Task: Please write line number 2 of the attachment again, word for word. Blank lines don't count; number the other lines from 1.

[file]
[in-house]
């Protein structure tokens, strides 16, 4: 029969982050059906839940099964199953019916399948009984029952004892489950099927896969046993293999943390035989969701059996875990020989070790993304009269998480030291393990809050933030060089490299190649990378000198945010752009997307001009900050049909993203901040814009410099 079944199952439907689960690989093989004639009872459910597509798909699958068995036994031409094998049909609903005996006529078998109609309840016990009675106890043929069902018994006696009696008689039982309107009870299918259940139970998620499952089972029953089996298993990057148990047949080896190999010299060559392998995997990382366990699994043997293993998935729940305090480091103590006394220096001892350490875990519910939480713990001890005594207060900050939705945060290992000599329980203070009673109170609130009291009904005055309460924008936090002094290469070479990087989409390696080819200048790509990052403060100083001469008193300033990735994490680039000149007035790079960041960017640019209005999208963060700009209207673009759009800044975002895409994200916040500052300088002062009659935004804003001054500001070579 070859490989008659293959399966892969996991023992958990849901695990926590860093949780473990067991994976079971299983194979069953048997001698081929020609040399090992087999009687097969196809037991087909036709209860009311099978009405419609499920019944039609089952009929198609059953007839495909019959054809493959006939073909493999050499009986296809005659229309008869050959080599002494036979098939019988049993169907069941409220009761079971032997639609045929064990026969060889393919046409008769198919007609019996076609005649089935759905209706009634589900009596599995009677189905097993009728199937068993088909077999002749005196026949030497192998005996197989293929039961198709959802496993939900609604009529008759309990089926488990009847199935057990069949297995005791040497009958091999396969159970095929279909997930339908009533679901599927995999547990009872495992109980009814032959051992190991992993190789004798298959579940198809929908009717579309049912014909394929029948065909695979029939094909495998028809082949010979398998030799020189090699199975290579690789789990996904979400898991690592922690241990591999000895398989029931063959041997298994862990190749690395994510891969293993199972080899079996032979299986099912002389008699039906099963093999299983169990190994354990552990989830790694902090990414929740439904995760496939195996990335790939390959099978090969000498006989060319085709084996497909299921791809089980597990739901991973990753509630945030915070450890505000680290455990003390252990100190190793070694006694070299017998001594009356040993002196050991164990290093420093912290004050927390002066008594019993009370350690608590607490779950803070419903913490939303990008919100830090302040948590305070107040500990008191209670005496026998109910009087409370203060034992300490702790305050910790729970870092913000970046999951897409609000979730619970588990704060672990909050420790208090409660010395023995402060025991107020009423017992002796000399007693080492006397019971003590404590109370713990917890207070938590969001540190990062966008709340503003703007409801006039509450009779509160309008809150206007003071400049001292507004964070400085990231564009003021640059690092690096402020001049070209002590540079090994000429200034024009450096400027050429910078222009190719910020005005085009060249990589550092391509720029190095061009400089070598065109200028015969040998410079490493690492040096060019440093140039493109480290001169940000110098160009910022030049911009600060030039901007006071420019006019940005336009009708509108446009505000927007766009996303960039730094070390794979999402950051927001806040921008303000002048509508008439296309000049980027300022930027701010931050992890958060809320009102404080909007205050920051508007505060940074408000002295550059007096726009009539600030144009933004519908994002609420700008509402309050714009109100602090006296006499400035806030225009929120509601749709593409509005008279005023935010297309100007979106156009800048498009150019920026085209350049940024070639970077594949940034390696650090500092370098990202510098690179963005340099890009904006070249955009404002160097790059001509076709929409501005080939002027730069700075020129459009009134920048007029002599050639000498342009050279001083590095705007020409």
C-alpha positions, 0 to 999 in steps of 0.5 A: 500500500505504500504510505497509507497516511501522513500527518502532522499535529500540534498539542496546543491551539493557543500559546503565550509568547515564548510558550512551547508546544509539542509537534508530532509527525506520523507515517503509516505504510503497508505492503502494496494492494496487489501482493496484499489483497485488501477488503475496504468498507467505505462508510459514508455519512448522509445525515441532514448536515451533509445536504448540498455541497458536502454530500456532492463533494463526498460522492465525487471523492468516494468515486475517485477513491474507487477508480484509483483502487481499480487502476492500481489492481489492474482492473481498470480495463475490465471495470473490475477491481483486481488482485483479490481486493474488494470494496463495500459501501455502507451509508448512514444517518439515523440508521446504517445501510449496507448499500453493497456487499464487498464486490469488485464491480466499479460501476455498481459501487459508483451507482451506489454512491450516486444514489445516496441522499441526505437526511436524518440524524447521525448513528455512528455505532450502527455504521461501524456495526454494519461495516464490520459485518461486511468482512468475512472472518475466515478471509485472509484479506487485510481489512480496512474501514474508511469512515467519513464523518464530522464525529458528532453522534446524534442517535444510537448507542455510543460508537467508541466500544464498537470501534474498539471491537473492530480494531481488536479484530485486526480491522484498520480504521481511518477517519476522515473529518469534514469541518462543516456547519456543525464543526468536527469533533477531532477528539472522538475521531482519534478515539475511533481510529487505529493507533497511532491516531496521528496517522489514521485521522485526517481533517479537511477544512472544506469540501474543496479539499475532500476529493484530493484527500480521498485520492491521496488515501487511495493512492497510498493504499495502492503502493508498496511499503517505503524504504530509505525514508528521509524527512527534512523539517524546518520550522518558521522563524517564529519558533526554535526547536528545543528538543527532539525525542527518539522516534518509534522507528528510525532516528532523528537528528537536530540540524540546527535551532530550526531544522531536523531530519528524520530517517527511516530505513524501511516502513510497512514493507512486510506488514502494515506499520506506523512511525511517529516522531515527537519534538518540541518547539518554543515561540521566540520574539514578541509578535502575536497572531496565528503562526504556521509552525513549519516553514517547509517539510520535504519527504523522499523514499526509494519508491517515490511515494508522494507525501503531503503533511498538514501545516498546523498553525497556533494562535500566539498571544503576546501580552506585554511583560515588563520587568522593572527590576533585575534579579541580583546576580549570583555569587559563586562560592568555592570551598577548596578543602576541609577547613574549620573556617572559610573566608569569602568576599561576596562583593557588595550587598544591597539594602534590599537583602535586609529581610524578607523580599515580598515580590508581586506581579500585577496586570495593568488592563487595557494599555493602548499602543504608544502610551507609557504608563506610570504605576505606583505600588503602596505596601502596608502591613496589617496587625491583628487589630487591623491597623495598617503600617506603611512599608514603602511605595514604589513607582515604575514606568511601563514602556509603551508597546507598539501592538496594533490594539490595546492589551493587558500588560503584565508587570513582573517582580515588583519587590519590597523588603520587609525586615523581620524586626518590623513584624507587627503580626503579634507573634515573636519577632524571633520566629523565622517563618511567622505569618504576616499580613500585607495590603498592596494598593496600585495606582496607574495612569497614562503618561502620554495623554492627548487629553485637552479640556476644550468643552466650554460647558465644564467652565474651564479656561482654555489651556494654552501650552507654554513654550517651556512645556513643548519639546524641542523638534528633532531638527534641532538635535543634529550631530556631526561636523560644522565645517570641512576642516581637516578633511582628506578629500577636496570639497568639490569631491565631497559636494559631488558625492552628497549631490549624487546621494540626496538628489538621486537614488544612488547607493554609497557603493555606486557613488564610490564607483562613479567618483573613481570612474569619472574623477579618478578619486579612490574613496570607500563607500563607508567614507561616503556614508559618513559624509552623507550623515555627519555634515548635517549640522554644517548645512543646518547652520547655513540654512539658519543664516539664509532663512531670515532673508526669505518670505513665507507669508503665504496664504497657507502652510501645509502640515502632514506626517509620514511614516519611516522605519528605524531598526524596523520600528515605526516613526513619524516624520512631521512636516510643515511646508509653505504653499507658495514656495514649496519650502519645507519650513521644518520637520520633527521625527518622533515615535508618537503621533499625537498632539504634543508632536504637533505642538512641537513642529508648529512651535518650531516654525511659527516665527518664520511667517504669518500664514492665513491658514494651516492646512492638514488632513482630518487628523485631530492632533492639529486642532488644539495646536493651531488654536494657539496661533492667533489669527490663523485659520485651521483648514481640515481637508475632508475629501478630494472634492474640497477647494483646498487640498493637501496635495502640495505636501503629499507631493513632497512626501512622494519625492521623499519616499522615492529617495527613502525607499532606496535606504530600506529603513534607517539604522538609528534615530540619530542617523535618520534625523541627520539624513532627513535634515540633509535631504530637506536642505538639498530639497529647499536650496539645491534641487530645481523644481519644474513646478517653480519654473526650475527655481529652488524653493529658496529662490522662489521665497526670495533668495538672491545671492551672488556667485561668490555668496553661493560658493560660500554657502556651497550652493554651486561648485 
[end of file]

């Protein structure tokens, strides 16, 4: 029969982050059906839940099964199953019916399948009984029952004892489950099927896969046993293999943390035989969701059996875990020989070790993304009269998480030291393990809050933030060089490299190649990378000198945010752009997307001009900050049909993203901040814009410099 079944199952439907689960690989093989004639009872459910597509798909699958068995036994031409094998049909609903005996006529078998109609309840016990009675106890043929069902018994006696009696008689039982309107009870299918259940139970998620499952089972029953089996298993990057148990047949080896190999010299060559392998995997990382366990699994043997293993998935729940305090480091103590006394220096001892350490875990519910939480713990001890005594207060900050939705945060290992000599329980203070009673109170609130009291009904005055309460924008936090002094290469070479990087989409390696080819200048790509990052403060100083001469008193300033990735994490680039000149007035790079960041960017640019209005999208963060700009209207673009759009800044975002895409994200916040500052300088002062009659935004804003001054500001070579 070859490989008659293959399966892969996991023992958990849901695990926590860093949780473990067991994976079971299983194979069953048997001698081929020609040399090992087999009687097969196809037991087909036709209860009311099978009405419609499920019944039609089952009929198609059953007839495909019959054809493959006939073909493999050499009986296809005659229309008869050959080599002494036979098939019988049993169907069941409220009761079971032997639609045929064990026969060889393919046409008769198919007609019996076609005649089935759905209706009634589900009596599995009677189905097993009728199937068993088909077999002749005196026949030497192998005996197989293929039961198709959802496993939900609604009529008759309990089926488990009847199935057990069949297995005791040497009958091999396969159970095929279909997930339908009533679901599927995999547990009872495992109980009814032959051992190991992993190789004798298959579940198809929908009717579309049912014909394929029948065909695979029939094909495998028809082949010979398998030799020189090699199975290579690789789990996904979400898991690592922690241990591999000895398989029931063959041997298994862990190749690395994510891969293993199972080899079996032979299986099912002389008699039906099963093999299983169990190994354990552990989830790694902090990414929740439904995760496939195996990335790939390959099978090969000498006989060319085709084996497909299921791809089980597990739901991973990753509630945030915070450890505000680290455990003390252990100190190793070694006694070299017998001594009356040993002196050991164990290093420093912290004050927390002066008594019993009370350690608590607490779950803070419903913490939303990008919100830090302040948590305070107040500990008191209670005496026998109910009087409370203060034992300490702790305050910790729970870092913000970046999951897409609000979730619970588990704060672990909050420790208090409660010395023995402060025991107020009423017992002796000399007693080492006397019971003590404590109370713990917890207070938590969001540190990062966008709340503003703007409801006039509450009779509160309008809150206007003071400049001292507004964070400085990231564009003021640059690092690096402020001049070209002590540079090994000429200034024009450096400027050429910078222009190719910020005005085009060249990589550092391509720029190095061009400089070598065109200028015969040998410079490493690492040096060019440093140039493109480290001169940000110098160009910022030049911009600060030039901007006071420019006019940005336009009708509108446009505000927007766009996303960039730094070390794979999402950051927001806040921008303000002048509508008439296309000049980027300022930027701010931050992890958060809320009102404080909007205050920051508007505060940074408000002295550059007096726009009539600030144009933004519908994002609420700008509402309050714009109100602090006296006499400035806030225009929120509601749709593409509005008279005023935010297309100007979106156009800048498009150019920026085209350049940024070639970077594949940034390696650090500092370098990202510098690179963005340099890009904006070249955009404002160097790059001509076709929409501005080939002027730069700075020129459009009134920048007029002599050639000498342009050279001083590095705007020409």